We’ll set up the rules and we’ll let the players come up with their own techniques. Maybe they’ll play normally or maybe certain clans will want to focus on certain game modes on certain nights of the week or try to counteract what the other teams are doing. But we definately like to look at ways after we go live, after we see those things unfolding to progress the story and add to that.
What are some of these logistical elements? How will victory or defeat impact the individual PMCs?
We haven’t yet released a lot of that information and we’re going to wait a little bit for most of it but our plan has always been that you as an individual still feel a direct benefit. Maybe additional experience points, some other additional items available to you. And then on the squad level, platoon level and the whole team level, maybe you’ll potentially have better surveillance assets or things like that. There are a number of in-game elements that we want to provide without, obviously, overbalancing things.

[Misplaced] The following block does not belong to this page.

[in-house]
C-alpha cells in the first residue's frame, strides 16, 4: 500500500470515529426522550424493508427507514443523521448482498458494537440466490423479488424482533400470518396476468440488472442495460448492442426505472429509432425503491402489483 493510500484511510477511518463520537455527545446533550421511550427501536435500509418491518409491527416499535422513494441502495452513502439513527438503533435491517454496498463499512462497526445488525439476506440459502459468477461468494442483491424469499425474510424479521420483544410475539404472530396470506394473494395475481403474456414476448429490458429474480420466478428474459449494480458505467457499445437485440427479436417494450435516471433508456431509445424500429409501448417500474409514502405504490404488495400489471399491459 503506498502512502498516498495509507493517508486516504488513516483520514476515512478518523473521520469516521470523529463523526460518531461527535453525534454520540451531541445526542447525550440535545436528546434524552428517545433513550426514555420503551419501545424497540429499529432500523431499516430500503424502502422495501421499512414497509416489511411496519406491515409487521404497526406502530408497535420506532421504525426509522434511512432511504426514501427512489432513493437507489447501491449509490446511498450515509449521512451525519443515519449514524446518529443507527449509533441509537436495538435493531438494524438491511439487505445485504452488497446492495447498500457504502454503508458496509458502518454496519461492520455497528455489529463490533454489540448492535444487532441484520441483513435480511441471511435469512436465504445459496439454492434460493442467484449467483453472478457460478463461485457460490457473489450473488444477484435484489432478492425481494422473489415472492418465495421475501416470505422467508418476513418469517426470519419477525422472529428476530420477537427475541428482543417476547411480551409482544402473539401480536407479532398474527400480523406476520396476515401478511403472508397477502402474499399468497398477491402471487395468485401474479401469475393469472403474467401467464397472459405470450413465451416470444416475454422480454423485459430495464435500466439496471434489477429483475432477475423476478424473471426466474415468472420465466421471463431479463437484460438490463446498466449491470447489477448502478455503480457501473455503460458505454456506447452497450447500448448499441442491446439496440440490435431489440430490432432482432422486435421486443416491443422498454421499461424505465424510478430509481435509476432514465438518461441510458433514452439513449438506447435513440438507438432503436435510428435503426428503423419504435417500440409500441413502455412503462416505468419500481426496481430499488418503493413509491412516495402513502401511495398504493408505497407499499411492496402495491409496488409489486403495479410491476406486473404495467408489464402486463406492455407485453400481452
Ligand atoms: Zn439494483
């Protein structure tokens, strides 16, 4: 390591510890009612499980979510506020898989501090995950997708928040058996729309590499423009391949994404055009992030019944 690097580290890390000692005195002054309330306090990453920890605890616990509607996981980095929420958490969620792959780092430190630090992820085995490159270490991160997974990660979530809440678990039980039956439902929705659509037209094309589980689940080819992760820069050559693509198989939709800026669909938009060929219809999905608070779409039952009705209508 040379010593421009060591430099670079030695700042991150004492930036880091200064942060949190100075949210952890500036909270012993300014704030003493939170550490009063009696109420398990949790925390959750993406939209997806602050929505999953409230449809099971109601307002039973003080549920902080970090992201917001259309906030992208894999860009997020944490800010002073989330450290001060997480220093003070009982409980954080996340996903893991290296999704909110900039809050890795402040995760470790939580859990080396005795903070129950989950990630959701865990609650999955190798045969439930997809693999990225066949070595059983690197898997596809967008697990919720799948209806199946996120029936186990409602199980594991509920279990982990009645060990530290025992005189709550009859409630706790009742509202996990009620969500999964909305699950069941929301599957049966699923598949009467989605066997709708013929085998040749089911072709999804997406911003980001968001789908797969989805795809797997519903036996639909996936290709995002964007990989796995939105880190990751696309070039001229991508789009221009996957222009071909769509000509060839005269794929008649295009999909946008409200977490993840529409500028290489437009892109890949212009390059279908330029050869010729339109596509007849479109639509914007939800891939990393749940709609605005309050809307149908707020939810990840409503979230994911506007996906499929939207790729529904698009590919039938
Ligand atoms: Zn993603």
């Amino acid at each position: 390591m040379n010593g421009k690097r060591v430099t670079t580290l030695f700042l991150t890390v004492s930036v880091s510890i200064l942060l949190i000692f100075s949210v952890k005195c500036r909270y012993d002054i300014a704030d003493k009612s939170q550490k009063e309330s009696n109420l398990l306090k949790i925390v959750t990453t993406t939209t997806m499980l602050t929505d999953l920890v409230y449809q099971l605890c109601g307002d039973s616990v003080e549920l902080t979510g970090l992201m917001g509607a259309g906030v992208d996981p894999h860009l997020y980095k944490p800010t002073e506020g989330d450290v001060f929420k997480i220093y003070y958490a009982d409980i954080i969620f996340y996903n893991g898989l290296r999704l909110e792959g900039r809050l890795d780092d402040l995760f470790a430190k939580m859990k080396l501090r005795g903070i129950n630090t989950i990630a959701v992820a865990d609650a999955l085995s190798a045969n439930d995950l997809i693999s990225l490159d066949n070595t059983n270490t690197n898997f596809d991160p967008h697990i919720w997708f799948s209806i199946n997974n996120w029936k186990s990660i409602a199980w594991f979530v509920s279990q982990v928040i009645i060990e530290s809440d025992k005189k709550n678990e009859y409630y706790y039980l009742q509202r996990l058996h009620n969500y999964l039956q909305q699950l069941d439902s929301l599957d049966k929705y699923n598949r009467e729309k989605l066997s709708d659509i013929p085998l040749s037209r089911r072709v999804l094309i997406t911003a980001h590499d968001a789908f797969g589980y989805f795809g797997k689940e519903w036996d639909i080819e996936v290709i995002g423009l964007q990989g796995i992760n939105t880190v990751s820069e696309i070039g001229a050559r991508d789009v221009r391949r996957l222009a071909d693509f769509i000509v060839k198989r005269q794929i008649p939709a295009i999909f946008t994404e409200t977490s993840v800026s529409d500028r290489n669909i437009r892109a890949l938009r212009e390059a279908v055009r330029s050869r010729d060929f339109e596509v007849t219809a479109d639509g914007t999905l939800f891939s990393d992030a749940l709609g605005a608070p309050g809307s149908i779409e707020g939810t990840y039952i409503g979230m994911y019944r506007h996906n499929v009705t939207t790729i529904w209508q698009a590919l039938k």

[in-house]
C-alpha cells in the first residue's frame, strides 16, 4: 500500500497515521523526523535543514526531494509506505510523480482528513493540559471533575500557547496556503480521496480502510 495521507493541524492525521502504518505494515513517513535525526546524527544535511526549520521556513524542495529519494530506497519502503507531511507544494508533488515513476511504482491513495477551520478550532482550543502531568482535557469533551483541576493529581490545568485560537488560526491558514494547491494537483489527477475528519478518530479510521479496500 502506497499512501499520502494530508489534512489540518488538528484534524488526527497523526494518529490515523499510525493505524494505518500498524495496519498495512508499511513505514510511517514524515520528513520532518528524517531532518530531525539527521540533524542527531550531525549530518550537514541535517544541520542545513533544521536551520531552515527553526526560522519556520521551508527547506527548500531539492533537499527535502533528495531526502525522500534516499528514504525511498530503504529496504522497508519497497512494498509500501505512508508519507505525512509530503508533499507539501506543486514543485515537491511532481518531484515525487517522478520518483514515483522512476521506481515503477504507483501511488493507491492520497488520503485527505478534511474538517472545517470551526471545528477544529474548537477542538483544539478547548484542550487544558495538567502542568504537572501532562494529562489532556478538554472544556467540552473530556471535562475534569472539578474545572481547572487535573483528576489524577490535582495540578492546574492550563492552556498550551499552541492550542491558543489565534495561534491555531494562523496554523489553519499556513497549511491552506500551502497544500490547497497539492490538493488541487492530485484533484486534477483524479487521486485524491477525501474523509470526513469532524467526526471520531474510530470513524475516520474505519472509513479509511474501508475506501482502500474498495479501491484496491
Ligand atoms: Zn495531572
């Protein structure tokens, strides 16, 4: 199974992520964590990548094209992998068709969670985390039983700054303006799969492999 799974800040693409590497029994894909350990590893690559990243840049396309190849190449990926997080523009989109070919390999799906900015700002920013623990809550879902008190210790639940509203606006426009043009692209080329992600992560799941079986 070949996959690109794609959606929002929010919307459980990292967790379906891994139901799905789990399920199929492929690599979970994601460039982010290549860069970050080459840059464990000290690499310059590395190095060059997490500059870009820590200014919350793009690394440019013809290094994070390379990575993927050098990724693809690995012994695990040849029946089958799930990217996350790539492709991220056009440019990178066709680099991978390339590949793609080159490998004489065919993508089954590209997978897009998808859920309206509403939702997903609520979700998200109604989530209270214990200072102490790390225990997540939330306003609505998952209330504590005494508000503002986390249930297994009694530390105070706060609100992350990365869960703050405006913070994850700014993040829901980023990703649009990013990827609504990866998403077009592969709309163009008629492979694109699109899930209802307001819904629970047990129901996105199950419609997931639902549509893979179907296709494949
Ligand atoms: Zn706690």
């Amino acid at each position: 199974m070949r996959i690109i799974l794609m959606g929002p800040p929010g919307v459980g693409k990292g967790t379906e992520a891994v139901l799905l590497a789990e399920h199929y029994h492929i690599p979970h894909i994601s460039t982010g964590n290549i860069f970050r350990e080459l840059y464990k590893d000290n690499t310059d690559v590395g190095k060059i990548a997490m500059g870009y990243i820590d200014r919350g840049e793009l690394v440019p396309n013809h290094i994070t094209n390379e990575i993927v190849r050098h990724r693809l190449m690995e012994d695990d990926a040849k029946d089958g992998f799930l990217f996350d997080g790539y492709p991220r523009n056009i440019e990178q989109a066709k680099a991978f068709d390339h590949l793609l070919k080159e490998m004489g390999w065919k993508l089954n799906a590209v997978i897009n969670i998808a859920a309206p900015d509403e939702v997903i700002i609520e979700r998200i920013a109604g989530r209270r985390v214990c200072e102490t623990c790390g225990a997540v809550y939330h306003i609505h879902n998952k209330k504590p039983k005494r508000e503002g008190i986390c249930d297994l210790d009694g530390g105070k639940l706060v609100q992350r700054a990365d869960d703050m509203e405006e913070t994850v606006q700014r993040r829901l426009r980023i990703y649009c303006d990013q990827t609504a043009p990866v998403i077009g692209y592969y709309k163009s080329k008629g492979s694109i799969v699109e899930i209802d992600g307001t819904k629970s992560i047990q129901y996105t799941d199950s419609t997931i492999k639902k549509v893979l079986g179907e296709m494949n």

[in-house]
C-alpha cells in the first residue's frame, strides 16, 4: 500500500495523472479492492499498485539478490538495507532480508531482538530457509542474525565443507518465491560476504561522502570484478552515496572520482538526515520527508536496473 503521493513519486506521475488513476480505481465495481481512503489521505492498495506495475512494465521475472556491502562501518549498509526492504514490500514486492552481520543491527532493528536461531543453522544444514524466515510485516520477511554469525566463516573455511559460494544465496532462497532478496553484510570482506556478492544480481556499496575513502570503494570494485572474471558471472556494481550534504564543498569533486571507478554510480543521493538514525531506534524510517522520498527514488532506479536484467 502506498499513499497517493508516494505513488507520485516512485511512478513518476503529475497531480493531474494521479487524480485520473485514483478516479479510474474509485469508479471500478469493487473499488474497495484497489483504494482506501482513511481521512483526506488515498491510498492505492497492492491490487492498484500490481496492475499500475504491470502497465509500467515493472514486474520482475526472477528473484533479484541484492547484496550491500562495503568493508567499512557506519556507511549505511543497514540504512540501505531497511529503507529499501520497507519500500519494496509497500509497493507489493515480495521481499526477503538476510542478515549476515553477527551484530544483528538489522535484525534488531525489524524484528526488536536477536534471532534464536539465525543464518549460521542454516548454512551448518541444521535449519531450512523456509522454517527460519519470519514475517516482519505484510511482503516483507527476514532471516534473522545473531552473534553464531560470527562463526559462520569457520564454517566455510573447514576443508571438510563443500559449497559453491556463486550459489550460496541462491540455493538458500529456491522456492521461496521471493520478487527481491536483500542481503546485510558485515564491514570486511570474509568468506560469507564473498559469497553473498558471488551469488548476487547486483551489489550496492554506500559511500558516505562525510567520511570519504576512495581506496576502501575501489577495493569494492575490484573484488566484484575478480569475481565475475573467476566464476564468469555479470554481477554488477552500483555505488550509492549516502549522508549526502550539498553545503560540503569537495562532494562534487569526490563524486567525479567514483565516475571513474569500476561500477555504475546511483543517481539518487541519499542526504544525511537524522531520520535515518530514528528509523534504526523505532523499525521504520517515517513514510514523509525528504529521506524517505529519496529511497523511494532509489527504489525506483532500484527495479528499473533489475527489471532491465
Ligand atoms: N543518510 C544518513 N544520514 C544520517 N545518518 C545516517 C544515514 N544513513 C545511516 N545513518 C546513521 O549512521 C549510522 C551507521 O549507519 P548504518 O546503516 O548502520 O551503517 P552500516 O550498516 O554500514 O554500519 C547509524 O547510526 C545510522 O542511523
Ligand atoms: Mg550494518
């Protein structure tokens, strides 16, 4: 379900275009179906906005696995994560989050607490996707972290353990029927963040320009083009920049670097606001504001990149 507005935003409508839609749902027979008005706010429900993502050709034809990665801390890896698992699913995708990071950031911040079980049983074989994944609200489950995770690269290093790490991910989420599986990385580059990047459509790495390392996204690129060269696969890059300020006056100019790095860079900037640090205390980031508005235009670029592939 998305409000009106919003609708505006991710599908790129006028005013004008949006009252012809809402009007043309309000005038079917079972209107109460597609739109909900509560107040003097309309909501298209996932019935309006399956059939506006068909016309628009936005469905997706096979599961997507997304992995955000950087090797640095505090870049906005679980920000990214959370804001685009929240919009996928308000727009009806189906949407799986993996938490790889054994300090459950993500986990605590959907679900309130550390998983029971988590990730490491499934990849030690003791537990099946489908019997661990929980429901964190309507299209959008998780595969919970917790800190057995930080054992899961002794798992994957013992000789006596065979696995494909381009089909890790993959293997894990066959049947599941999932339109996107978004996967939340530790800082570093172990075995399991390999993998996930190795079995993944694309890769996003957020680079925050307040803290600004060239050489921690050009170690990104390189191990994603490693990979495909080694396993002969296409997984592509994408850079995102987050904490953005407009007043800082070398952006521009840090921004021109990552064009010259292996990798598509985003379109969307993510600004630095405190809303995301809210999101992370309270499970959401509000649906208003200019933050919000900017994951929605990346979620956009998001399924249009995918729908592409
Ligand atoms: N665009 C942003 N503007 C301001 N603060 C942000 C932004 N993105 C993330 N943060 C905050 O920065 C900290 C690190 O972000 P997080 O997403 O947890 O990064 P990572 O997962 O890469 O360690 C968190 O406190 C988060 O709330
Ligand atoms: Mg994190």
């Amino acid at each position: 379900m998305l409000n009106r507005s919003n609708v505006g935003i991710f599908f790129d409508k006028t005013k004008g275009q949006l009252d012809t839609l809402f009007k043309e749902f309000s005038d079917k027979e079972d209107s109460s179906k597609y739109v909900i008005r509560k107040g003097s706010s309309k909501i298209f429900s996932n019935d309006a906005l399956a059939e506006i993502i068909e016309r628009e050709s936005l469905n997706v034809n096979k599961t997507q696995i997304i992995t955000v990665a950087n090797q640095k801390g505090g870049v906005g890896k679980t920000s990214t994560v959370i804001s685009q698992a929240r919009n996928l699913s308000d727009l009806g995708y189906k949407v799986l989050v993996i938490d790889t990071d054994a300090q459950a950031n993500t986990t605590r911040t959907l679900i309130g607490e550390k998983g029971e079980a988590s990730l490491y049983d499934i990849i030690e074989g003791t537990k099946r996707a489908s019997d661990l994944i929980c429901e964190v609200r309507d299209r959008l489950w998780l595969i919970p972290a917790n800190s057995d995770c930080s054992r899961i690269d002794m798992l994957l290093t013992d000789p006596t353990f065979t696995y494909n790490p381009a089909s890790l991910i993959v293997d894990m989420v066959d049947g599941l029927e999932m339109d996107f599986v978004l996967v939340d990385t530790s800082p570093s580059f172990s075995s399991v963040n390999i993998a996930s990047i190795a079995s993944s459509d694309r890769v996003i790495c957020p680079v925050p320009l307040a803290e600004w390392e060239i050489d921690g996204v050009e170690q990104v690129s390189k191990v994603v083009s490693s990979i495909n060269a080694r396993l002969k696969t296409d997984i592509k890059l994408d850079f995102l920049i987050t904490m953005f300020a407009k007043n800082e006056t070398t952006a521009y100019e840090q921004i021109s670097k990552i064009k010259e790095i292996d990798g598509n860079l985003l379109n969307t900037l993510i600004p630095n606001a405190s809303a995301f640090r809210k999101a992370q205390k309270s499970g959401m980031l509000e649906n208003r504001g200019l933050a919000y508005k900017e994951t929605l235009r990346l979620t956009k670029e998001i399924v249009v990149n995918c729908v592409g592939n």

With the experience system, what sort of benefits can players expect to receive due to dedicated play?
When you start out the game, we give you a couple of base options that are extremely effective. You aren’t coming in with a Nerfed gun by any means. And then as time goes on, really what you’re doing is specializing. You’re opening a lot more tools, a lot more kits, a lot more playthings. You’re also developing some personal skills, maybe in how you react to explosives or how quickly you can defuse charges and things like that. All those things that really help you play as a better soldier.
And then we have a lot of options out there and lots of different ways to play. When you make those choices then, eventually, if you do focus in one area and specialize we give you that moniker that maybe you’re a sniper if you put all your points into the marksman tree. Maybe you’re an engineer if you put all of your points and skill into the repair and support roles. And then that lets us give you identification to other players and we can use that in our matchmaking.